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Connecticut Sports Betting – 2021 CT Sports Betting Updates

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Last updated: June 16, 2021

Sports betting could soon launch in Connecticut.

CT legislators approved in 2021 a new gaming compact between the two gaming tribes and the state. The compact still must receive federal approval and is being reviewed by the Department of the Interior at this time.

Once launched, sports betting in CT could capture a significant portion of the tri-state area market, as many New York City commuters live in Connecticut. Arizona will feature mobile sports wagering from anywhere within the physical borders of the state.

What’s happening in CT sports betting right now

  • June 11, 2021 — The bidding period for the final Connecticut online sports betting skin ended, leaving the Connecticut Lottery with a big decision to make. Four sportsbooks were told to submit binding proposals. The lottery is expected to pick a winner by June 28.
  • May 27, 2021 — Gov. Ned Lamont signs HB6451 into law and sets the stage for full-scale iGaming in CT, including sports betting. The three licensees in the state will be the two federally recognized Native American tribes and the Connecticut Lottery. The law will now have to gain approval from the US Department of the Interior regarding the adjustments to the compacts.
  • May 25, 2021 — HB6451 passes through the Connecticut Senate a week after its approval in the House. The bill, if it becomes law, authorizes Lamont to renegotiate the state’s compacts with the two tribes — the Mashantucket Pequot and the Mohegan
  • May 13, 2021 — The Connecticut Lottery announces that it has asked four sportsbook companies to respond to its RFP to find an online sports betting partner. With both tribal licensees already committed to partners, this opportunity represents the last chance for other providers to gain entrance into the Connecticut market. The process has already reduced the potential number of applicants from 15 to four.
  • March 18, 2021 — Gov. Ned Lamont comes to an agreement with the Mashantucket Pequot that lays out the plan for including the Foxwoods owners into Connecticut sports betting plans. Lamont reached an agreement with the Mohegan Tribe two weeks prior.
  • Feb. 11, 2021 — Lamont acknowledges that iGaming, including sports betting, is imminent in Connecticut by including an expanded forecast for gaming revenue in his 2021 budget proposal. Lamont also files a bill to expand the tribal compacts with the Mashantucket Pequot and the Mohegan to include sports betting and online casino gambling. This bill eventually becomes HB6451.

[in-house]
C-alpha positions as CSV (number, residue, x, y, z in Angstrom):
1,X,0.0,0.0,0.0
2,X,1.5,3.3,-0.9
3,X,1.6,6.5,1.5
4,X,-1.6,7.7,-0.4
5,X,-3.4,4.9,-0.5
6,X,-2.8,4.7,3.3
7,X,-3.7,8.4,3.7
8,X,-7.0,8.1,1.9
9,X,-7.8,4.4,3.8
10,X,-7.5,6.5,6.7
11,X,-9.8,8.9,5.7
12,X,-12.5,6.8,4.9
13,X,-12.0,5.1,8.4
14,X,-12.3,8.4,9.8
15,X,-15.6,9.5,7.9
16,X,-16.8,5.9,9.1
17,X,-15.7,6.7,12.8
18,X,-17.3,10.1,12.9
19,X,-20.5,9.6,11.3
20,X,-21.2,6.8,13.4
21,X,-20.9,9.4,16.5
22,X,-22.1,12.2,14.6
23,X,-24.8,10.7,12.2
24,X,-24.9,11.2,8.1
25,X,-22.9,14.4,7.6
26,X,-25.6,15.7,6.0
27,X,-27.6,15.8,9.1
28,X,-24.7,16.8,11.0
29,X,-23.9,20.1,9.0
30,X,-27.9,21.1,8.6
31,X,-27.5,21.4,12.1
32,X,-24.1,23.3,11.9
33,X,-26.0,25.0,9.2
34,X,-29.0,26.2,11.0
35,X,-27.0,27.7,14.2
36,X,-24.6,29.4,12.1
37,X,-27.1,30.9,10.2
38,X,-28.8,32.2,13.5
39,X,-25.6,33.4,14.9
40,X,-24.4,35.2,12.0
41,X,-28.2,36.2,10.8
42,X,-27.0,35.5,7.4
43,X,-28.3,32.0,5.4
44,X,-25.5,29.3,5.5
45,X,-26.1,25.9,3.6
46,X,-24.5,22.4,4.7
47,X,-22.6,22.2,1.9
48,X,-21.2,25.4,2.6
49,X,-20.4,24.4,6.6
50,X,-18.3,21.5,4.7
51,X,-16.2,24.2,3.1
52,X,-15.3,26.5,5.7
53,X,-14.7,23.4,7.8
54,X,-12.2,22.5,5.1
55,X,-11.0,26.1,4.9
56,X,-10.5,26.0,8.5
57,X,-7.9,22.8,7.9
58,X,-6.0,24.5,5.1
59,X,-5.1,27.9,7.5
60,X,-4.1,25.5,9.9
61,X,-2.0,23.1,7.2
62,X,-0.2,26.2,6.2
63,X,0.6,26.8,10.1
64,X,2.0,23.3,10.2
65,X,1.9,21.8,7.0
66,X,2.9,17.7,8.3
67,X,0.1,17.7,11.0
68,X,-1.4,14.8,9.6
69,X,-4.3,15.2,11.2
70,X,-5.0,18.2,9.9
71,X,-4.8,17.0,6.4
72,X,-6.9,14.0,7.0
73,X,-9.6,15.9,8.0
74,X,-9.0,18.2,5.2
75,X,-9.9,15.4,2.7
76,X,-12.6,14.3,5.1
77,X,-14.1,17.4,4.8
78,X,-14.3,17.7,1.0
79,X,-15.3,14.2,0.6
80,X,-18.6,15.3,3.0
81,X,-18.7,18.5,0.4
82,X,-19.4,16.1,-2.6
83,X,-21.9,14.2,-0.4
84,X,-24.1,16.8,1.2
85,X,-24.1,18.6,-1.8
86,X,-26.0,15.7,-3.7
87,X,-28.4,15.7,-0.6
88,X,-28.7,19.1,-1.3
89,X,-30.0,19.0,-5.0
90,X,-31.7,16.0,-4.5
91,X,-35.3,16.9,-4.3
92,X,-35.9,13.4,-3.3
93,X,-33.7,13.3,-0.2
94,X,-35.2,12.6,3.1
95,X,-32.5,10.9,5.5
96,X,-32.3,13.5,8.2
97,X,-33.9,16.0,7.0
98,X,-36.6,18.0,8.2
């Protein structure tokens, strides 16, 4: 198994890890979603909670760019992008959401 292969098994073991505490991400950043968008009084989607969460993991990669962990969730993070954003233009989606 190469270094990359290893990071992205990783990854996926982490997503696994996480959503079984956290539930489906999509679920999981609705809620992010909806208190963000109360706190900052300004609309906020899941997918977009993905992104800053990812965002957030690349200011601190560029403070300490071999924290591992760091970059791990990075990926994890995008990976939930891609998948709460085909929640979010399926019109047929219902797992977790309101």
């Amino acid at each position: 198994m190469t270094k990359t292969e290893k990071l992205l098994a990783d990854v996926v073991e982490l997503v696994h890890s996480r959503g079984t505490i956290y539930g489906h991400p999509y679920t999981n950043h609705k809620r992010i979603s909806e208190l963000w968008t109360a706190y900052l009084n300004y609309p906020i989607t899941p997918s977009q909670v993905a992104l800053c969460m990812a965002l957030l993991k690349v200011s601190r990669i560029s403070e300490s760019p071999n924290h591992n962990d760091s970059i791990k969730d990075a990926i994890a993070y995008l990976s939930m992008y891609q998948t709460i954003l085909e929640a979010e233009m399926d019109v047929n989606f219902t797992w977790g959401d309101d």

• Jan. 14, 2021 — Connecticut lawmakers file a bill that would authorize the two powerful tribal entities in the Nutmeg State to offer sports betting and online casino gambling. One striking element about the filing of SB146 is that it, along with Lamont’s comments about iGaming in his State of the State address, is a clear signal that the legalization of a wide array of iGaming is in the works for Connecticut.
  • March 5, 2020 — Gov. Ned Lamont makes his position on sports betting clear by doubling down on his advocacy for a simple sports betting agreement. At the time, there are two sports betting bills active in the Connecticut legislature, including one from State Sen. Cathy Osten that also authorizes online casino gaming. However, without the involvement of the tribes, there is a sense that lawmakers are just spinning their wheels.

Is sports betting legal in Connecticut?

Yes, but it is not available just yet. Sports betting could launch in Connecticut as soon as later this year. The state’s two gaming tribes reached an agreement with the government of Connecticut in 2021 to include legal sports betting in CT within a larger deal on casino offerings and tribal exclusivity.

Once sports betting in Connecticut receives its final approvals, wagering will be legal both via mobile apps and in-person at physical sportsbooks. The state lottery also will offer a mobile sports betting app in CT.

The status of sports betting in Connecticut

CT sports betting is pending launch following a deal on a new tribal gaming compact that is on its way to the federal government for review.

Sports betting in the state of Connecticut will involve the Mashantucket Pequot and Mohegan Indians. The tribes control gaming in the state and will operate two of the three mobile platforms available.